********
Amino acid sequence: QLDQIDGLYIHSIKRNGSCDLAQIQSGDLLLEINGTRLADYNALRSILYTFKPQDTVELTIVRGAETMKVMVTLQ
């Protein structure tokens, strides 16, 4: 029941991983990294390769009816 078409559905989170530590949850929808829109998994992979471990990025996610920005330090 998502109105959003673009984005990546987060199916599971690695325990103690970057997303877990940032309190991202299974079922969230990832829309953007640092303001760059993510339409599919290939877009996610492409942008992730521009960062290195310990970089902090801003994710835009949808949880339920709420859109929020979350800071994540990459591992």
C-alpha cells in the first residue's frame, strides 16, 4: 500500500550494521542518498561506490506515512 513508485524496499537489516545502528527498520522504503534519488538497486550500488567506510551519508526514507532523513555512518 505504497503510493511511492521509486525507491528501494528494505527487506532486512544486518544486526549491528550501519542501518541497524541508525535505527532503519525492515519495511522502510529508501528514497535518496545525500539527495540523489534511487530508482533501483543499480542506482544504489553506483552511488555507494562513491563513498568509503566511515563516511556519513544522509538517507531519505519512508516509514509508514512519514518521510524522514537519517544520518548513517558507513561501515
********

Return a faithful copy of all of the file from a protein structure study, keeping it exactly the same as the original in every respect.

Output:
Amino acid sequence: QLDQIDGLYIHSIKRNGSCDLAQIQSGDLLLEINGTRLADYNALRSILYTFKPQDTVELTIVRGAETMKVMVTLQ
């Protein structure tokens, strides 16, 4: 029941991983990294390769009816 078409559905989170530590949850929808829109998994992979471990990025996610920005330090 998502109105959003673009984005990546987060199916599971690695325990103690970057997303877990940032309190991202299974079922969230990832829309953007640092303001760059993510339409599919290939877009996610492409942008992730521009960062290195310990970089902090801003994710835009949808949880339920709420859109929020979350800071994540990459591992």
C-alpha cells in the first residue's frame, strides 16, 4: 500500500550494521542518498561506490506515512 513508485524496499537489516545502528527498520522504503534519488538497486550500488567506510551519508526514507532523513555512518 505504497503510493511511492521509486525507491528501494528494505527487506532486512544486518544486526549491528550501519542501518541497524541508525535505527532503519525492515519495511522502510529508501528514497535518496545525500539527495540523489534511487530508482533501483543499480542506482544504489553506483552511488555507494562513491563513498568509503566511515563516511556519513544522509538517507531519505519512508516509514509508514512519514518521510524522514537519517544520518548513517558507513561501515